She also notes another "potential downside of fear – namely, that it can paralyze people and make them despair," a problem she says can be "mediated by hope that they could make a difference, particularly as part of a broad movement of people."
She adds: "Hope fuels action, and collective action in turn generates hope and helps reduce fear."
But Huntley does see one important role for fear in the climate crisis:
There is one group of people I want to see absolutely terrified all the time. That’s the politicians across the globe who have dragged their feet on climate action. I don’t want them just to fear climate change. I want them to fear the wrath of the citizens who trusted them to serve and protect. I want them to fear us.
You can learn more about her book here and, if you're willing to get up really early on July 7, you can register for a book club discussion that will include the author.
Here's what's new on EarthBeat this week:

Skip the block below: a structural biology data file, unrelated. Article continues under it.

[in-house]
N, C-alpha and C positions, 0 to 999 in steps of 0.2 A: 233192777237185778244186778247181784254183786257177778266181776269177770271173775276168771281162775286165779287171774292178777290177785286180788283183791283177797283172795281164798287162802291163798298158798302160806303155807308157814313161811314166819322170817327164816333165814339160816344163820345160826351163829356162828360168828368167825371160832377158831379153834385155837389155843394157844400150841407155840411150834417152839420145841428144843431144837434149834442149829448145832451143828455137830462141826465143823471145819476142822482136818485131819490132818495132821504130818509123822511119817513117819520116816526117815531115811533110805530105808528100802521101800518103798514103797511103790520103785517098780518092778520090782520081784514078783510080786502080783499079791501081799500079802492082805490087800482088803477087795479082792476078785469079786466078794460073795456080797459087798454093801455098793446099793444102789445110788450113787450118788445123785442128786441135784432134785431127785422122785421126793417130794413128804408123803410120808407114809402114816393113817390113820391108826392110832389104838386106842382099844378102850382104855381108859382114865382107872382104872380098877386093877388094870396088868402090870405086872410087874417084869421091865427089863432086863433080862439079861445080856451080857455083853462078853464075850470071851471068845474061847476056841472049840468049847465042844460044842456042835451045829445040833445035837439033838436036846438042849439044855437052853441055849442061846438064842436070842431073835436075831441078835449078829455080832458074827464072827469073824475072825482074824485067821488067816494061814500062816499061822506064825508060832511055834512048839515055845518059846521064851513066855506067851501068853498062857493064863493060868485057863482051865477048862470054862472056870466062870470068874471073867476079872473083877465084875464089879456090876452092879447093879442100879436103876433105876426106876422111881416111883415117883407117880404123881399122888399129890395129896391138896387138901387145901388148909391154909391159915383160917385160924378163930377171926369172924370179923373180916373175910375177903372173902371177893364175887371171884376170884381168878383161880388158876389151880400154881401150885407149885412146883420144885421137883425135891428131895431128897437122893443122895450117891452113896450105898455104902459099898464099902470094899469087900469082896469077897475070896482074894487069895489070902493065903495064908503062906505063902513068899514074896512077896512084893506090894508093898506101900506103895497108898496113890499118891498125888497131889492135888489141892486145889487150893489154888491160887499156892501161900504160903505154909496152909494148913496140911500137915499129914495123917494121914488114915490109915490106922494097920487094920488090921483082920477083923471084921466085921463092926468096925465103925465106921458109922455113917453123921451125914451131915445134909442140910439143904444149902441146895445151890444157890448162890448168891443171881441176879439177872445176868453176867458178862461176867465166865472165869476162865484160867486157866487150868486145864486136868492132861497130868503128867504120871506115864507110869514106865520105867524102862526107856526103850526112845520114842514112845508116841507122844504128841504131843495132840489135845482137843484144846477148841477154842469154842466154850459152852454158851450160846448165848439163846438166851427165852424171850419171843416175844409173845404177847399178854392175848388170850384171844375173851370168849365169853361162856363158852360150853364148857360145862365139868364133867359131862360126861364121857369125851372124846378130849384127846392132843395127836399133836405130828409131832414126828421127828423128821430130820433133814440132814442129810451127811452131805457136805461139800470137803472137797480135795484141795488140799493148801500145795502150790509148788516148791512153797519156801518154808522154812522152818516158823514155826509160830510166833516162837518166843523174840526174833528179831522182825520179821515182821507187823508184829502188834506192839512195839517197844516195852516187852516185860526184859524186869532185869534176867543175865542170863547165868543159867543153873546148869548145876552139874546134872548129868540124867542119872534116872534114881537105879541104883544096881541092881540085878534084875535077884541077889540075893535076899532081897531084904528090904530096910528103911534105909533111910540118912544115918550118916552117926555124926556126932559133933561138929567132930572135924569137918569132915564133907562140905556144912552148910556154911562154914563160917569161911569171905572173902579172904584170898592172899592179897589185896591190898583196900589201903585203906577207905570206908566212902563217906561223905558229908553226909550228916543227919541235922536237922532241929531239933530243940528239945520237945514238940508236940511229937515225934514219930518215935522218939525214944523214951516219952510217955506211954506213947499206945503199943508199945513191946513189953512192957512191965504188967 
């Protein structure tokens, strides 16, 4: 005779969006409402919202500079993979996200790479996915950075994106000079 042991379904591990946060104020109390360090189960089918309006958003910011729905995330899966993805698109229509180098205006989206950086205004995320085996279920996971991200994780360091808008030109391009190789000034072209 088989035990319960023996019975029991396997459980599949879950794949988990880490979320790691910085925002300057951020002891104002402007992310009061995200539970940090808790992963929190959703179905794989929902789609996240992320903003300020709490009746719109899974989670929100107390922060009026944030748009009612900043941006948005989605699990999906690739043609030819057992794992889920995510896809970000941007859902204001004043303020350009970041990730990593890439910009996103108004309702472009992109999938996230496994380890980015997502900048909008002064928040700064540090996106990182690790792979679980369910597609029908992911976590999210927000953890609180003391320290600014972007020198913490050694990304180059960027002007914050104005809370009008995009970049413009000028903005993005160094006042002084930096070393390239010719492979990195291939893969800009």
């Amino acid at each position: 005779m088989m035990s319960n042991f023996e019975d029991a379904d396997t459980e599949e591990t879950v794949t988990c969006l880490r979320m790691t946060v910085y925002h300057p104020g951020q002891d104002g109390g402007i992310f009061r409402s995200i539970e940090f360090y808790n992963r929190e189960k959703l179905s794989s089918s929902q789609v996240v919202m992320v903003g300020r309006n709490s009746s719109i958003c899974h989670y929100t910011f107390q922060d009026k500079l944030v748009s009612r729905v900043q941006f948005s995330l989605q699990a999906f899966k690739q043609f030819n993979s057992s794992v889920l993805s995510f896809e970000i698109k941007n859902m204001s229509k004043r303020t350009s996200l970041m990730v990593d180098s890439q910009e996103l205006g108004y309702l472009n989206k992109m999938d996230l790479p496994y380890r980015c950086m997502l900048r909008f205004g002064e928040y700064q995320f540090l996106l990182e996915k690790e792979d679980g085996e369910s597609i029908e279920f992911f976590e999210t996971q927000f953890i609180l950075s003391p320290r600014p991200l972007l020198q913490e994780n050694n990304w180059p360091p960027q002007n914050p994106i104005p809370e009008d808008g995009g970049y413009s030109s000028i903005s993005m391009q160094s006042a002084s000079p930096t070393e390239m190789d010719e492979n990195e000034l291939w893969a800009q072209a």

- Staff writer Jesse Remedios reports on a new organization seeking to mobilize the American Jewish community on climate issues.
- Staff writer Brian Roewe also reports on a new organization, this one formed to coordinate the work of various groups focused on advancing proposals from last year's Amazon Synod at the Vatican.
- In the final installment of our Digging into Laudato Si' series, Samantha Panchèvre returns to Pope Francis' introduction to his encyclical where he "describes his urgent appeal for shaping the future of our planet."
- Describing our current circumstances as "a time of shared crisis," Michael Wright explores the ways COVID-19 can spur us to consider "how our actions affect others and creation itself."
- In the final installment of our Laudato Si' at Five series, Doug DeMeo describes studying the encyclical while undergoing cancer treatment – and the poetry and video that resulted.